1 - How often is this blog updated?

- This blog is, unfortunately, now defunct. This blog has been a way for me to express the internal struggle of my spiritual journey, and I may still post periodically or return to regular blogging in the future. However, the blog Mamzer HaKodesh  has now served it's purpose.

I continue to be fascinated by arcane Jewish ritual, odd bits of Judeo-Christian religious history, legend and other curious trivia. I am not, however, fascinated enough to cast aside other projects I am currently undertaking.  Thank you to everyone who took the time to read it. It was my pleasure to engage you.

2 - What religion are you?

- I was born and raised in a Jewish family. In my teens, I started studying Neo-Paganism. I was particularly interested in Starhawk's books; "Truth or Dare" resonated with me deeply. At some point in my mid to late teens, I started to realize that I had a strong attraction to Jesus and Christianity. I think part of what attracted me were the ideas of unconditional love and God as a suffering mortal. I was also moved by the beautiful prose in the gospel of John. I was, however, horrified of my pull towards Christianity. Only more than a decade later can I grudgingly say I am "Christian, sort of, I guess." I still study a lot Judaism and find meaning in Pagan ritual and spiritual practice. In my opinion, Christianity is sort of a happy mixture of Judaism and Paganism.

3 - Are you a Jew for Jesus or a missionary trying to convert Jews?

- Yes and no. I am, I guess, a Jew for Jesus, but I do not belong to their organization, nor do I necessarily agree with their theology. I do not want to convert Jews to Christianity, because I've seen the same religious awakening happening in me being mirrored in friends who are drawn to Neo-Paganism as well as Orthodox Judaism. A person's actions and experience are generally more important than a particular religion. Take Christianity for example - are you going to feed the poor, stand up and demand justice for missing and murdered prostitutes, or are you going to kill people who don't agree with your ideology? Actions are stronger than words or text.

4 - Why don't you go be a Messianic Jew and accept Yeshua?

- Messianic Judaism is a phenomenon of people who hold that both the Old and New Testaments are religiously valid. Jews for Jesus would, in my opinion, qualify as such an organization. I am not a Messianic Jew for several reasons. One, I am not sure I believe the Old and New Testaments are "the only word of God". I'm not even sure Jesus was ever a person, since his story seems to be mirrored in many cultures in the guise of many similar gods such as Mithras or Krishna.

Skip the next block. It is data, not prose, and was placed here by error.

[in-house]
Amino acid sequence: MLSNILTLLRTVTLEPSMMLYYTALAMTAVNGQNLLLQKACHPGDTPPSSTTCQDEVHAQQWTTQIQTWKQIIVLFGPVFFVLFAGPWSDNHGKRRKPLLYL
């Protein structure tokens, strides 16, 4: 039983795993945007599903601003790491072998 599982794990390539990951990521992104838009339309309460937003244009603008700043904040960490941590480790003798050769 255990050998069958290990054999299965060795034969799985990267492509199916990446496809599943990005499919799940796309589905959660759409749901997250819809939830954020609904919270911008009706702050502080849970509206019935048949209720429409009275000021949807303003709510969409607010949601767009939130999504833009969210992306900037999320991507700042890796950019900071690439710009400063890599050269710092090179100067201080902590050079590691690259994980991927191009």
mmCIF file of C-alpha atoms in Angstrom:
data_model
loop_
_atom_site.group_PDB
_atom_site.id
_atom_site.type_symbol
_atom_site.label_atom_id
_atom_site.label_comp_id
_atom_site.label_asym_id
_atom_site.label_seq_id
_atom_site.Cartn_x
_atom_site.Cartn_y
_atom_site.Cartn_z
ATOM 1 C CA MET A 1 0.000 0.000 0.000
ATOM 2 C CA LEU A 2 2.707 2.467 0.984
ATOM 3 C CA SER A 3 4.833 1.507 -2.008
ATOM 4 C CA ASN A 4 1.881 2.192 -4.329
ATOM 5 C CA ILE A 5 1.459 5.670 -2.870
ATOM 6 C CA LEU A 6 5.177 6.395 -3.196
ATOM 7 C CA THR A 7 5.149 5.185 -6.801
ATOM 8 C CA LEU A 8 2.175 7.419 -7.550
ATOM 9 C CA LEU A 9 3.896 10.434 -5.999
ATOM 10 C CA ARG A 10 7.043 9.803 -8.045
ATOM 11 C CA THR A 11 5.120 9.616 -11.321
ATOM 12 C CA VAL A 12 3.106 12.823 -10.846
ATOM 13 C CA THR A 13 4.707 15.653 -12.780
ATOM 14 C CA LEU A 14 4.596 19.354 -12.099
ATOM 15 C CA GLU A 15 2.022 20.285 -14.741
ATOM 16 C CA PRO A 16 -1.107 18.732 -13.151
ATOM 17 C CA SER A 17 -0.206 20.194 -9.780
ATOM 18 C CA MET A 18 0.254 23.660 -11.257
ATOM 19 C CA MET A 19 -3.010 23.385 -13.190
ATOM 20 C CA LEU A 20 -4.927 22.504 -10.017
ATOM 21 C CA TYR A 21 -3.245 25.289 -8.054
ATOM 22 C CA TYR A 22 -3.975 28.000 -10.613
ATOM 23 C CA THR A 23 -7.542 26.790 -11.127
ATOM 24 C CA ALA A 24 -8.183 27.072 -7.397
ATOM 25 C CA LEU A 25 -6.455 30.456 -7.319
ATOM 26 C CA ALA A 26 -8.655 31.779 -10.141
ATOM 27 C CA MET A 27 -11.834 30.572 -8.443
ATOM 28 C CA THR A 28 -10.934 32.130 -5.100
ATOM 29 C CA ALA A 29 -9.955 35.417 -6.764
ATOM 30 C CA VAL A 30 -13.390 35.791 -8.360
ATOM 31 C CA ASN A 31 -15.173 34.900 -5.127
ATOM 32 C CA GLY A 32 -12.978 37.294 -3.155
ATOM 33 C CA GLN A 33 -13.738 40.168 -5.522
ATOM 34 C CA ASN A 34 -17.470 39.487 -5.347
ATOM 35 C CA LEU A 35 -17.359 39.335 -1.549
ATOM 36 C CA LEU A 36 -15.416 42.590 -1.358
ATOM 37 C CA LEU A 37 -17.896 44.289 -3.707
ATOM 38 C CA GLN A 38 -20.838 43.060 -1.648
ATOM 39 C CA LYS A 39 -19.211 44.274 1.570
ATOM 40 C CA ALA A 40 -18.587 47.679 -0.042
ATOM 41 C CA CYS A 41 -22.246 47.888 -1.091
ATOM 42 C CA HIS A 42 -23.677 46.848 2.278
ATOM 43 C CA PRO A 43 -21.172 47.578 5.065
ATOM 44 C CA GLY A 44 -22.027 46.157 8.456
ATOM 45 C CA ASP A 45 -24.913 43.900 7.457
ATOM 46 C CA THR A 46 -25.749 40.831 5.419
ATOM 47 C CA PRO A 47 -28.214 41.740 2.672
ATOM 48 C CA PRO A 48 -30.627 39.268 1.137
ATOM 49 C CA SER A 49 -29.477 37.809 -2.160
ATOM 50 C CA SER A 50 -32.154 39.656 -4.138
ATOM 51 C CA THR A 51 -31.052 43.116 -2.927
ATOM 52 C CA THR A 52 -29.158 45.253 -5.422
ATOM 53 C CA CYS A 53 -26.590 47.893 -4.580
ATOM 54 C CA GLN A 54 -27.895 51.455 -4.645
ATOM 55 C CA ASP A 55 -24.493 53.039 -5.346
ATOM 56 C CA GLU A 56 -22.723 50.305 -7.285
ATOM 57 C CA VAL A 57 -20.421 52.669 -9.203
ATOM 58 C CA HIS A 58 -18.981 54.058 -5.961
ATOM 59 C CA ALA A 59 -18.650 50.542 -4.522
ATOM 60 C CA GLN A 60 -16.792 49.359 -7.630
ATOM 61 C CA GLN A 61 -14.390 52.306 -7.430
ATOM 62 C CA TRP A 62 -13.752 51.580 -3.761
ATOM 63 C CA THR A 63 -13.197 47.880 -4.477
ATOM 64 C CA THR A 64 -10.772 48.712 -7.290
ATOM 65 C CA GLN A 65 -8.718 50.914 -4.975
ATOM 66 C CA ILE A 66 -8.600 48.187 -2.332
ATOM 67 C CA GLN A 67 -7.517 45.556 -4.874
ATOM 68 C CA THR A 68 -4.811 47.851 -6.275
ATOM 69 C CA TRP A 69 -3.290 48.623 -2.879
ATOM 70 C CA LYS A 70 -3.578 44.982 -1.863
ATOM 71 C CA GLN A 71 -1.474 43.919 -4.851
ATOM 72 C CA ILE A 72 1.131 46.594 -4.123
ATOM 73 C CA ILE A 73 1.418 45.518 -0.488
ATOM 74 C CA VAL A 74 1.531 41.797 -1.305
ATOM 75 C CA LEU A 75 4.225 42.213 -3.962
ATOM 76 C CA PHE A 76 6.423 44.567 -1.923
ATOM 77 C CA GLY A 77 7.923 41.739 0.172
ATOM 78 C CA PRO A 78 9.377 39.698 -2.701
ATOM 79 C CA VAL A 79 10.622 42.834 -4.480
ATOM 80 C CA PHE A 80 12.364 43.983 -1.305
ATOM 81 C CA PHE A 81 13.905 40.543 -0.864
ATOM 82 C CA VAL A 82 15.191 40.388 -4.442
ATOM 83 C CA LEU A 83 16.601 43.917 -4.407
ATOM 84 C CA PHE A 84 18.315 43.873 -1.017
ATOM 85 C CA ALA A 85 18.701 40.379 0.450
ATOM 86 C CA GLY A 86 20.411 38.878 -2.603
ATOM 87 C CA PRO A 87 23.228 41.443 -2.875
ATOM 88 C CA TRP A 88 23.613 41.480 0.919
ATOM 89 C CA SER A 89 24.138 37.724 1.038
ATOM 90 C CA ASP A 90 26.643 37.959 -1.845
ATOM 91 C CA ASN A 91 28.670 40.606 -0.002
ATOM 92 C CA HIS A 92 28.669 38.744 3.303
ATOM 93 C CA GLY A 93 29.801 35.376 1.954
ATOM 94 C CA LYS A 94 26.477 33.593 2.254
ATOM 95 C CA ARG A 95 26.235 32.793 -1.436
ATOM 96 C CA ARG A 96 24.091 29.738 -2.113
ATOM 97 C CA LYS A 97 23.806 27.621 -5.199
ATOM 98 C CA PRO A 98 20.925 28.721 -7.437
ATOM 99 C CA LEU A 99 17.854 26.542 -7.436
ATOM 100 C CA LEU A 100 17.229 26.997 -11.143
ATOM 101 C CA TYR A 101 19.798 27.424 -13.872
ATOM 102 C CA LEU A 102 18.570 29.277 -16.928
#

Second, I have no current desire to stop eating bacon and eggs.

Third, I find it deliberately misleading for people to label themselves are "Messianic" Jews and refer to Jesus as "Yeshua". Most Jews feel these terms are tactics used by missionaries to try and stealthily convert us. I have to say I agree. Any group that openly said, "Hey, we're Messianic Jews. By that we mean we are Jews who believe Jesus is God and follow the New Testament as well as the Old Testament," would immediately lose the attention of many unaffiliated Jews. But because most Jews don't understand much about Judaism, they can easily be drawn into discussions about "Yeshua" and other Hebrew-sounding words.

Yeshua, by the way, is Hebrew for Jesus/Joshua. Even the name "Messianic" is misleading, because traditional rabbinic Judaism has a lot invested in the coming of a Messiah. However, this Messiah will not be God any more than another person, and Jesus has not fulfilled the Messianic requirements to qualify as the Messiah. A more accurate term for "Messianic Judaism" would be "Christians Who Follow the Old Testament Laws". The fact that these organizations refuse to openly use the words, "Jesus", "Son of God" "Crucifixion" and "New Testament" lead me and many other Jews to be very uncomfortble with them.

Also, Jewish Christians, or Torah Observant Christians are different from Ebionites, in that Ebionites believe Jesus was a prophet, but not do believe he was God. You can read more about my thoughts on this subject here.

4 - What is your blog about?

- To find out more, just click here or go to the "about" page of this blog.